Steve showed a lot of enthusiasm towards improving his drive. He will be driving for work soon so will be putting them into practice on a regular basis. Happy motoring Steve. It's been an absolute pleasure!
Here's one all about the attitudes and beliefs held by new drivers with regard to their driving abilities and the risk they pose on the roads. I was young once and thought I was an ace driver until a couple of prangs brought me back down to earth. It's up to driving instructors and others in education to help challenge these attitudes and make for safer drivers in the future. Not an easy job by any means.
I got a surprise phone call from an angry mum the other day. Not the first parent to micro manage their almost grown up child I'm sure. She was concerned that in teaching her daughter to drive I had destroyed her confidence by making her aware of the very real risks her driving posed to her own safety and the safety of others.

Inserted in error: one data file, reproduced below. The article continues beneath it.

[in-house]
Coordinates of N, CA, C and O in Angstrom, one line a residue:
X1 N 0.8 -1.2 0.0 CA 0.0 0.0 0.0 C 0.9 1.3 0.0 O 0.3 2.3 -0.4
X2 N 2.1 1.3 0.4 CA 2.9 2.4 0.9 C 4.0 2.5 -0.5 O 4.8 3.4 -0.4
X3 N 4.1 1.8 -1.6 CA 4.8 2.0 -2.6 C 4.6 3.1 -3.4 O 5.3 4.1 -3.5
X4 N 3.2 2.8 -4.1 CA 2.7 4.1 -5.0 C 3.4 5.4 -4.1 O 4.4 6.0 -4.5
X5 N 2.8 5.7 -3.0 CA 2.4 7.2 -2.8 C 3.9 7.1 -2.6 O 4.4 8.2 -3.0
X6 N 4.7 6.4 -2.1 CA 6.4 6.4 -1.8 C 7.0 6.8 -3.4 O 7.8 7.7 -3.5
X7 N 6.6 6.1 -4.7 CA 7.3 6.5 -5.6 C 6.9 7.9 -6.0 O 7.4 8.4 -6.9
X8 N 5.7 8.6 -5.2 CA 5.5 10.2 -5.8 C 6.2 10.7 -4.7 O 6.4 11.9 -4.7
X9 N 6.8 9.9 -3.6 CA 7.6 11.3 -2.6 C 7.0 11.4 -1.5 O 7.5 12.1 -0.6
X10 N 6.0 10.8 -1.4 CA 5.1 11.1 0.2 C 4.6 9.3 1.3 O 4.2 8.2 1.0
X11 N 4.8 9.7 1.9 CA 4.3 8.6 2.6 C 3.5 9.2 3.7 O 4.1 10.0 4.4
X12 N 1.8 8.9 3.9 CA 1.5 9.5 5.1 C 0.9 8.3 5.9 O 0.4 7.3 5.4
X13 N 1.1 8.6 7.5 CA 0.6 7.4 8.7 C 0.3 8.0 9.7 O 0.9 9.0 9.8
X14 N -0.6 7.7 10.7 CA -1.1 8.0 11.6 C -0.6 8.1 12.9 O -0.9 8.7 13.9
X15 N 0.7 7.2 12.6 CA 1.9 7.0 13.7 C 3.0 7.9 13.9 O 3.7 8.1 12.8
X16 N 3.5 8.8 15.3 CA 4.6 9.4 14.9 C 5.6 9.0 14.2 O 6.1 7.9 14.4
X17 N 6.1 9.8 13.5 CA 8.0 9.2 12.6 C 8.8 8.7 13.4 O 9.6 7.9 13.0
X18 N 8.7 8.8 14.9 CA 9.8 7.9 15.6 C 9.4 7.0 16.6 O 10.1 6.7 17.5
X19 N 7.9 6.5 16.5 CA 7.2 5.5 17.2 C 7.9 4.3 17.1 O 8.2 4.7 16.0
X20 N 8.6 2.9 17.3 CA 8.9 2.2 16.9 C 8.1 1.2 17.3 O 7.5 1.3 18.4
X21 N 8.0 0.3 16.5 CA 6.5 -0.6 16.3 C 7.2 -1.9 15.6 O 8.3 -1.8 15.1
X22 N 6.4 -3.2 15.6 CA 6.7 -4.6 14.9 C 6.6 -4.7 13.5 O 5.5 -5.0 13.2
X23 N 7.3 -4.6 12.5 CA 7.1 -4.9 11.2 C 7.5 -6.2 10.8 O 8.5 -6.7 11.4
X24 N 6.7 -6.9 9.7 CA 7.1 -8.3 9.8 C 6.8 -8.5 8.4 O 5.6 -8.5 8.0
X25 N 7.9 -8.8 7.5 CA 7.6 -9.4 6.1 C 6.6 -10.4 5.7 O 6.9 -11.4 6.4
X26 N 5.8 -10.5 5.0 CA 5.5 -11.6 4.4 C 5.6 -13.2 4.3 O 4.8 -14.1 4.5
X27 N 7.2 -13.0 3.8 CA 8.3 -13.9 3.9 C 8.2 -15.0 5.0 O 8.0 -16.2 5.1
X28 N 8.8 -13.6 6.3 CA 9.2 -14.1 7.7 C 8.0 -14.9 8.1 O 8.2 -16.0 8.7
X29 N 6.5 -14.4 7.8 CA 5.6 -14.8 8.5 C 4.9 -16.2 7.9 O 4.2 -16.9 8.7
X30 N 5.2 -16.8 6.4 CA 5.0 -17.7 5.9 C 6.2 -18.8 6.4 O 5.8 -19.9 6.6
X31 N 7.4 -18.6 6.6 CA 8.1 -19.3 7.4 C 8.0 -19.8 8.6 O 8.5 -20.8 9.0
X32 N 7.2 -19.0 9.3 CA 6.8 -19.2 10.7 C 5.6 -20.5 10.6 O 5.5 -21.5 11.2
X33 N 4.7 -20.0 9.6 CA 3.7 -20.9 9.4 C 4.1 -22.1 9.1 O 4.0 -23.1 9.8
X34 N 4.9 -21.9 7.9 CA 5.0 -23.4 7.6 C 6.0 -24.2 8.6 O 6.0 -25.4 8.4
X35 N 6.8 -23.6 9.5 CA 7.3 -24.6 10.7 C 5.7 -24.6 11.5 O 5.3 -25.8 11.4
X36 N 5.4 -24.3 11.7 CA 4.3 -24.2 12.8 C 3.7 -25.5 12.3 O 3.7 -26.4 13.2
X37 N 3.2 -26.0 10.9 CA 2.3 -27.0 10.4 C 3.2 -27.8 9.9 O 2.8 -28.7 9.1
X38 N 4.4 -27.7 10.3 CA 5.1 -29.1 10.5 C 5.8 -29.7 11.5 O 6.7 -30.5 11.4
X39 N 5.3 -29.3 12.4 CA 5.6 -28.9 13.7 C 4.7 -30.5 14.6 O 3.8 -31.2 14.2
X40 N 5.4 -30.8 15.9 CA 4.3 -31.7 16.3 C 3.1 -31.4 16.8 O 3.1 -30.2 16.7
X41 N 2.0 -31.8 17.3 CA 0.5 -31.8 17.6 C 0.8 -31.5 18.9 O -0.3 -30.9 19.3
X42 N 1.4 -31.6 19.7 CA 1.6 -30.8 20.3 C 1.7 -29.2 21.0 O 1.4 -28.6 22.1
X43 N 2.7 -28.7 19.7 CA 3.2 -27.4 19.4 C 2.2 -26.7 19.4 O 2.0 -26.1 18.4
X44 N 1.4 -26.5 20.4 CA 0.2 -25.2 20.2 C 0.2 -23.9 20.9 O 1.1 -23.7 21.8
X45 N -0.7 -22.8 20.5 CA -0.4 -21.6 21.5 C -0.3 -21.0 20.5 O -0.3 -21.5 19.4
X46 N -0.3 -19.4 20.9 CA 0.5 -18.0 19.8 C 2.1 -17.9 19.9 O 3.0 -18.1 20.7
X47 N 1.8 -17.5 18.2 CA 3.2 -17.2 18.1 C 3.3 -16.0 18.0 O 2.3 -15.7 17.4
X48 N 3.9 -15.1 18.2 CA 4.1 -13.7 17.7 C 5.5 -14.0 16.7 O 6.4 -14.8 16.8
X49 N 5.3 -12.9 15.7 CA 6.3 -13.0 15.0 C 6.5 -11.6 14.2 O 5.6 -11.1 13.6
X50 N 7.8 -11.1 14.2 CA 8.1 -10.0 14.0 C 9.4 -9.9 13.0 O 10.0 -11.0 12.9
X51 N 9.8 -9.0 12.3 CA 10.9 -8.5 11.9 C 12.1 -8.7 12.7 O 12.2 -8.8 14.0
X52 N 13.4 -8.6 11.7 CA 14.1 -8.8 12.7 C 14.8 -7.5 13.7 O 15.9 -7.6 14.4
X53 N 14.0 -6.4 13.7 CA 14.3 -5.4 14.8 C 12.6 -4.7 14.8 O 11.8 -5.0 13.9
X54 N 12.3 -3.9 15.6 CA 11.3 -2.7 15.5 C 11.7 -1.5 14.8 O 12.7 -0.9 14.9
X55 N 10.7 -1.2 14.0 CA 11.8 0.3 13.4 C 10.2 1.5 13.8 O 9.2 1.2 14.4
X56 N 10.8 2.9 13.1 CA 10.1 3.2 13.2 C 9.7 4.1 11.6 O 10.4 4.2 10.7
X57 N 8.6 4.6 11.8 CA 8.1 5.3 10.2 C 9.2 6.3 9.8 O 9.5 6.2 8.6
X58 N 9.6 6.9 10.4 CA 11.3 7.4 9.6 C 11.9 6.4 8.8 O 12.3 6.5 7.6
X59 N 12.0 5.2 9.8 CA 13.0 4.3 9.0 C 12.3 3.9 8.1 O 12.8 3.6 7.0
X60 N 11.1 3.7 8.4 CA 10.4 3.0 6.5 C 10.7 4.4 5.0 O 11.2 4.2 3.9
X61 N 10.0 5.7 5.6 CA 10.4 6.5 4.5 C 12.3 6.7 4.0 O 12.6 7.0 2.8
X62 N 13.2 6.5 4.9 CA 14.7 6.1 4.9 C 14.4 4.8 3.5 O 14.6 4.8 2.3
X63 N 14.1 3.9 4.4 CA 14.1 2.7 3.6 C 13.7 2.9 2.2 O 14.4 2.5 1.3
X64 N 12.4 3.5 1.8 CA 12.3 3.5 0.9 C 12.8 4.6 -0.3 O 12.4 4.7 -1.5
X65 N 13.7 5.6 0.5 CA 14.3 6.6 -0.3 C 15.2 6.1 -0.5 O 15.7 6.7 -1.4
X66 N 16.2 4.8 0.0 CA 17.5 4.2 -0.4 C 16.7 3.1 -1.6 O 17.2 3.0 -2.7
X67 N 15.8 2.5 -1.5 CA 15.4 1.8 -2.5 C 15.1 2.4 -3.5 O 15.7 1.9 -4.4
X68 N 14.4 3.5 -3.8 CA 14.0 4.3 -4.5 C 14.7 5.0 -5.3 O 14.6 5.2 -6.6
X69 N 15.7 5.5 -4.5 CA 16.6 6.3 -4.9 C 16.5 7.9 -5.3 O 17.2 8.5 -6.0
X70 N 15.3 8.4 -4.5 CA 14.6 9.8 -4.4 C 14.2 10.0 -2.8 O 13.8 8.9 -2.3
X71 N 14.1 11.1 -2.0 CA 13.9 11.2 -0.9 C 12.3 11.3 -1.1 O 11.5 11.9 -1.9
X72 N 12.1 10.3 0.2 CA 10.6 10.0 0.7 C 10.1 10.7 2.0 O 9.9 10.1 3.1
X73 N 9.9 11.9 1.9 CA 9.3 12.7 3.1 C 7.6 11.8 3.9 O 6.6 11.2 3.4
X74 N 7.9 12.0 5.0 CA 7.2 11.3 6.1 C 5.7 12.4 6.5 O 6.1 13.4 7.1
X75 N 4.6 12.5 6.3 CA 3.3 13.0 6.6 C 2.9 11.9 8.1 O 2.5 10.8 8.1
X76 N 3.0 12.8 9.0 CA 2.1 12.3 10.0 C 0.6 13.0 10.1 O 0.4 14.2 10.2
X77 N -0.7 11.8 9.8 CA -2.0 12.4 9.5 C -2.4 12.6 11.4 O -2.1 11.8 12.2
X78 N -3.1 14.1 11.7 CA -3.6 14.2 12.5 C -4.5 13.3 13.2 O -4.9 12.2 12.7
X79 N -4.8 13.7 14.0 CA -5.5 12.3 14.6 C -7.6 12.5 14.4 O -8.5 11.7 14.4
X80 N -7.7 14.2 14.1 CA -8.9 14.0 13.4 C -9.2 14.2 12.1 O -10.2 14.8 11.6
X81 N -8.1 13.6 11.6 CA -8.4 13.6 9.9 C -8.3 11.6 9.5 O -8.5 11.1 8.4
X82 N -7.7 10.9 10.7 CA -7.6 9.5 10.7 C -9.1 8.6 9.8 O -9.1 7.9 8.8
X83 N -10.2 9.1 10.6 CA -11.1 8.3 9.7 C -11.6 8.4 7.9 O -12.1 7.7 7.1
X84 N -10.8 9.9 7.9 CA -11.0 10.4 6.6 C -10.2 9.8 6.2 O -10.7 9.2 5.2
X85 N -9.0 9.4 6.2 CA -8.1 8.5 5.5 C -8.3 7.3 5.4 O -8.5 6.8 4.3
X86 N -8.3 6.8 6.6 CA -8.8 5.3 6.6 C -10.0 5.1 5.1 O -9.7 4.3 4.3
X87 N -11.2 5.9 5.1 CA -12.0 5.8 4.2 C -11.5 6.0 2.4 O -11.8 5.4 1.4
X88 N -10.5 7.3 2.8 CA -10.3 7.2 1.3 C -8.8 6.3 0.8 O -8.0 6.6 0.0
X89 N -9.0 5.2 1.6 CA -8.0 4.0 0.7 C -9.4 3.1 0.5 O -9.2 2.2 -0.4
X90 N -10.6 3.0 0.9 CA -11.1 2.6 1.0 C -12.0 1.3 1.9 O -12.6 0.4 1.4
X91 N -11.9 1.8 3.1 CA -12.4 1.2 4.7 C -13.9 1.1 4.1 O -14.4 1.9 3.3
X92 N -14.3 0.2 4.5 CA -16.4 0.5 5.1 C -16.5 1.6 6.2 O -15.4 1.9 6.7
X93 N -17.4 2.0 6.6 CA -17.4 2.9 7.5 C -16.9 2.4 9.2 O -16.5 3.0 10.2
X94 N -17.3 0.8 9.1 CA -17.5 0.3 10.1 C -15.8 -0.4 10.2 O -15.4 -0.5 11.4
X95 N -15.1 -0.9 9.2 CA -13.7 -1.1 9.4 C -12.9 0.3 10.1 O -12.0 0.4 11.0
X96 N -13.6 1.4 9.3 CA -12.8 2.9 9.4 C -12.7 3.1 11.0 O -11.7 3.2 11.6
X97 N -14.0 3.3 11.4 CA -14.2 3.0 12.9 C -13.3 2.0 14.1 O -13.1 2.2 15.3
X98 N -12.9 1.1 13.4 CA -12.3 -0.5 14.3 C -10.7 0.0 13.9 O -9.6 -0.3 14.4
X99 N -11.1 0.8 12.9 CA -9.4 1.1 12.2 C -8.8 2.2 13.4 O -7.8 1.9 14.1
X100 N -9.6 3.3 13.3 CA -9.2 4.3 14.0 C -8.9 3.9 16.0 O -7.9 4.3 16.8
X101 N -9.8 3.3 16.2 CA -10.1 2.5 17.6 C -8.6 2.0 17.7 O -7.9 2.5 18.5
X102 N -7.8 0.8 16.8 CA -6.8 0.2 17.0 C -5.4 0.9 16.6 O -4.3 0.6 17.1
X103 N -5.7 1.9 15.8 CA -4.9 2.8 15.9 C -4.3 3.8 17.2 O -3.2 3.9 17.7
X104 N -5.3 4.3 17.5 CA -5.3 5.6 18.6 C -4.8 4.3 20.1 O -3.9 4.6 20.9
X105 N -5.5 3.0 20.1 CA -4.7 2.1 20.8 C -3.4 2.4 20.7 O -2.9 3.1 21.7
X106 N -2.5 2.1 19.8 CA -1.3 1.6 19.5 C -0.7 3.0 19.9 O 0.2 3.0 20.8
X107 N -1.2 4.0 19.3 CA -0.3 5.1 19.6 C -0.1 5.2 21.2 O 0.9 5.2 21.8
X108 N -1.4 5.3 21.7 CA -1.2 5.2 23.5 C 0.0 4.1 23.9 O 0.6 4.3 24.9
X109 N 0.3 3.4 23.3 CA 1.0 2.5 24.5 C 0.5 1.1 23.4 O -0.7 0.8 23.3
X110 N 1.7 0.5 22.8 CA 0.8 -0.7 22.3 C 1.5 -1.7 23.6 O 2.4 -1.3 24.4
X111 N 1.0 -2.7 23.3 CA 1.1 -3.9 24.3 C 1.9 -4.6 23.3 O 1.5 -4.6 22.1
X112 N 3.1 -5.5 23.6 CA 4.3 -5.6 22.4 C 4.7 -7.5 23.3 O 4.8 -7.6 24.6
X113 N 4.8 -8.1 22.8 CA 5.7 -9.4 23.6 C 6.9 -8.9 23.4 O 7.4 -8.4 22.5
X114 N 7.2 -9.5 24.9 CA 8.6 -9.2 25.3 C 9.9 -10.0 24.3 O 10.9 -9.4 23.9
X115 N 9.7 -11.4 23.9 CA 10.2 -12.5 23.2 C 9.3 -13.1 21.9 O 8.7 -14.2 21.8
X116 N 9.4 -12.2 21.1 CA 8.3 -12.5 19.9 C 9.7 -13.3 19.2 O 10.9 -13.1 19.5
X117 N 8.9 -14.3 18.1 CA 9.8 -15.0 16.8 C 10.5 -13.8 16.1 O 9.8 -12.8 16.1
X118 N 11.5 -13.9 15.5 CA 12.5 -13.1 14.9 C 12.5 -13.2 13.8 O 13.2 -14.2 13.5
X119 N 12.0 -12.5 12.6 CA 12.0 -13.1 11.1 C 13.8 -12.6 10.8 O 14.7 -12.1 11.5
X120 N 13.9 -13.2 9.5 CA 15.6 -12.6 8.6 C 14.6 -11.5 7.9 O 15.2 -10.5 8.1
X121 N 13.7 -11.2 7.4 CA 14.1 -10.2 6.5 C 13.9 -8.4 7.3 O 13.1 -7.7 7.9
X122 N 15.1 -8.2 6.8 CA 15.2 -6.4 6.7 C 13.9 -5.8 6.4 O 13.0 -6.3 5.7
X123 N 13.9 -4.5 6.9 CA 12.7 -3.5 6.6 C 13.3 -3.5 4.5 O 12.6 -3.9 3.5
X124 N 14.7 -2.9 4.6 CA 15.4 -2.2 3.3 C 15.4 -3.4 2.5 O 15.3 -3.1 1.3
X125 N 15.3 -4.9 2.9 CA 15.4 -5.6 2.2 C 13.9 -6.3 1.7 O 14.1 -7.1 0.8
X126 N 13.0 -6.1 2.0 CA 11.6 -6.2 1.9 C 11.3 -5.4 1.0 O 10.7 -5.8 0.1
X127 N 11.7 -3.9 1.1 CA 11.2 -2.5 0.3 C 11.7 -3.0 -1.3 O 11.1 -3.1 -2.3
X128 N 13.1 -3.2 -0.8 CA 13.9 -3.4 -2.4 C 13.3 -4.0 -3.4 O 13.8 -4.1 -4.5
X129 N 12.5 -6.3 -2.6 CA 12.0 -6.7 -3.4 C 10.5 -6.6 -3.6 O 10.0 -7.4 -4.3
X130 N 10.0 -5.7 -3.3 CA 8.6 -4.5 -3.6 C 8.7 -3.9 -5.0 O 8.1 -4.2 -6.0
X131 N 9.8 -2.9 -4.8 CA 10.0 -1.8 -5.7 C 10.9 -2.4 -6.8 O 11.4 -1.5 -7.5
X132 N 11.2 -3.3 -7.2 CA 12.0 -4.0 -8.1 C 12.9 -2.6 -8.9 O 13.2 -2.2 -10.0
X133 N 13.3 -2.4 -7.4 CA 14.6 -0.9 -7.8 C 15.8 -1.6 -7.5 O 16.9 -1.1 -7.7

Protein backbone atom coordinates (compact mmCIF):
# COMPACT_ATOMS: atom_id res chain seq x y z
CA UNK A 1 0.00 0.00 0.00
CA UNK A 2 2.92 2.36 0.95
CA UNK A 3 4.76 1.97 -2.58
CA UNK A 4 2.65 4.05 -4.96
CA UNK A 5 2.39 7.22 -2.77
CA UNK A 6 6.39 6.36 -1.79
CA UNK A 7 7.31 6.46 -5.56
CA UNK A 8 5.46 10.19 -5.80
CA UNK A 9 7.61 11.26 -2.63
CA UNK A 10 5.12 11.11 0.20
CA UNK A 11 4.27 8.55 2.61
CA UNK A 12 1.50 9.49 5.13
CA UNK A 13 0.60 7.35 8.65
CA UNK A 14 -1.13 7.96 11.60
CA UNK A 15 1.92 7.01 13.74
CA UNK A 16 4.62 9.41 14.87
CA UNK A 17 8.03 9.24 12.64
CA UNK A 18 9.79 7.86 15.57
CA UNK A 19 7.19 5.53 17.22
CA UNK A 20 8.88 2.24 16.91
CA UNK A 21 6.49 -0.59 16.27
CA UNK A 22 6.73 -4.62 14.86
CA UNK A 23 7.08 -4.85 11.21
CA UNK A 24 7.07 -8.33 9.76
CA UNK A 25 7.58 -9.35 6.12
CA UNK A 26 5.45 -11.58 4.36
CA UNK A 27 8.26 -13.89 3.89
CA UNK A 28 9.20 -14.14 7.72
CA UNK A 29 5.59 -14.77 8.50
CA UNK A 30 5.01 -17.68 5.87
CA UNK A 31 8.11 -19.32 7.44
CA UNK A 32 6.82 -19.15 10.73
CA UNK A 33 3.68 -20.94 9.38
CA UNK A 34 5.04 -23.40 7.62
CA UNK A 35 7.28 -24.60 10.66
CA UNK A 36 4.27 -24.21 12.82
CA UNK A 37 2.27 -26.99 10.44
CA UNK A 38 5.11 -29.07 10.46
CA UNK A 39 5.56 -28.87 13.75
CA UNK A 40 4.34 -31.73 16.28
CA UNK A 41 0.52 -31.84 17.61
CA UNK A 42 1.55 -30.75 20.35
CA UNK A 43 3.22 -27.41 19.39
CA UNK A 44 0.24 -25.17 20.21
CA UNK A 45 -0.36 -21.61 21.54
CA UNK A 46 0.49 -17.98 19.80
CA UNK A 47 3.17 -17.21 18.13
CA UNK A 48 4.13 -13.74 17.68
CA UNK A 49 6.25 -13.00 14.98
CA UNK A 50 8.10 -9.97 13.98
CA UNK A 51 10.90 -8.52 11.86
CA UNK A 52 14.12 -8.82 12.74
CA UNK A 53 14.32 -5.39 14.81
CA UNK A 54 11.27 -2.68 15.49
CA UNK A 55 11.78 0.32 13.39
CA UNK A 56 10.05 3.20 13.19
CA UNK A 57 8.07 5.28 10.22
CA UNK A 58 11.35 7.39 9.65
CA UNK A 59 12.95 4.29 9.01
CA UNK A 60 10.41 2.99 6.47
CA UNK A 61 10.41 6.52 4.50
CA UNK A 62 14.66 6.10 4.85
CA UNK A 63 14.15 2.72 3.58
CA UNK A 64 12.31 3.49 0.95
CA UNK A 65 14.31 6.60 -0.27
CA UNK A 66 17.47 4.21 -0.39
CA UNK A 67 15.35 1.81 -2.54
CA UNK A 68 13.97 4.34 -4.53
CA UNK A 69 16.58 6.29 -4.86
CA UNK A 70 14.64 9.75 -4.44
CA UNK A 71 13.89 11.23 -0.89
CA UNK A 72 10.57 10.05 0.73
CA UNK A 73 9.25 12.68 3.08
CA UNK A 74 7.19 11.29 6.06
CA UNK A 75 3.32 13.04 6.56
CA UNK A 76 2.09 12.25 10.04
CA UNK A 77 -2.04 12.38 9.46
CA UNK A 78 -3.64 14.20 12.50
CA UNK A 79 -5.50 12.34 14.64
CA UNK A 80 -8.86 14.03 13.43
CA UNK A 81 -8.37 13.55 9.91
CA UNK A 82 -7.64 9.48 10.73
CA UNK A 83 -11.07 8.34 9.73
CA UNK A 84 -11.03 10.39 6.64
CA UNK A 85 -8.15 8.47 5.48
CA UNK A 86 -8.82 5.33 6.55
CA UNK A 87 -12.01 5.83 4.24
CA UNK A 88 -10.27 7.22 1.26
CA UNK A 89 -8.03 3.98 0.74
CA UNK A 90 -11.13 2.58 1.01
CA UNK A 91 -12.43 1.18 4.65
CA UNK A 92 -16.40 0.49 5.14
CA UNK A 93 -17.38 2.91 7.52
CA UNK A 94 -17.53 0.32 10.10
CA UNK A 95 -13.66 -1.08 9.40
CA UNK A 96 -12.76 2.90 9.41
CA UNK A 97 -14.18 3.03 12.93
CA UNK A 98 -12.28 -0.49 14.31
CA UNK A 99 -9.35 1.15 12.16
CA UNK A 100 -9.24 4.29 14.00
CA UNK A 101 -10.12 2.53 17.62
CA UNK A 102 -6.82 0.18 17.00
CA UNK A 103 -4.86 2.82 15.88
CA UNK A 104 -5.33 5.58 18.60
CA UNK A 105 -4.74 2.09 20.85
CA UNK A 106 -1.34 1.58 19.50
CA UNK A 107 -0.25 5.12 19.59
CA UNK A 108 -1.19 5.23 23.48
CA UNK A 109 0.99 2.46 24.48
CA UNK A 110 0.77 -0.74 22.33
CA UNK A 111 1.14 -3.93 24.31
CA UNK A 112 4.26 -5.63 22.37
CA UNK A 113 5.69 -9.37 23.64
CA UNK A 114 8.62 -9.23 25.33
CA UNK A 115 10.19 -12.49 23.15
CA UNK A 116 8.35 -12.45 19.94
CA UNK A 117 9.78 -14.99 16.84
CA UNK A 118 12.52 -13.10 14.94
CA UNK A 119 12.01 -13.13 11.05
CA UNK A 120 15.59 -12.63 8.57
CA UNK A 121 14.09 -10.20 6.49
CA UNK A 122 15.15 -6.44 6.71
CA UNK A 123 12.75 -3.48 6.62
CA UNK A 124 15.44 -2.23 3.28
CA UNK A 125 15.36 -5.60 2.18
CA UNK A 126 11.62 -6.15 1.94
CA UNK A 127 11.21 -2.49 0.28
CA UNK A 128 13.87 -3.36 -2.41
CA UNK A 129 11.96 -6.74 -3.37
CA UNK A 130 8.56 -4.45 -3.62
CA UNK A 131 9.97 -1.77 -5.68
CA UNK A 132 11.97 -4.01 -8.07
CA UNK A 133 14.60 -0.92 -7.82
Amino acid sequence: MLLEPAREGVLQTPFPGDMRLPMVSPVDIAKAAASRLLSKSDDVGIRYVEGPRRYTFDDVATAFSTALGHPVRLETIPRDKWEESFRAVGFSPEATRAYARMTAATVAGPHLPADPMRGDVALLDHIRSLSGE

The lady concerned believed that my telling her daughter that late signals and braking would eventually result in someone running into the back of her car was not appropriate. I say that it was. If a learner driver is not made aware that their driving is potentially dangerous then what real motivation do they have to change? Late braking is a major cause of rear end shunts and shows poor planning and concentration. As a parent I would certainly want my children to be taught to drive properly and be prepared for a lifetime of driving. I know my kids will because I will be teaching them. Ha.
After failing a driving test and with another booked for a few weeks time I made my pupil aware of the number of serious faults she was making. Angry mum did not like this one bit. She told me her daughter was capable of taking the test. Thought I might have a bit more knowledge about this but angry mum seemed certain. There is no way to argue this point so after being super polite on the phone I just let it go.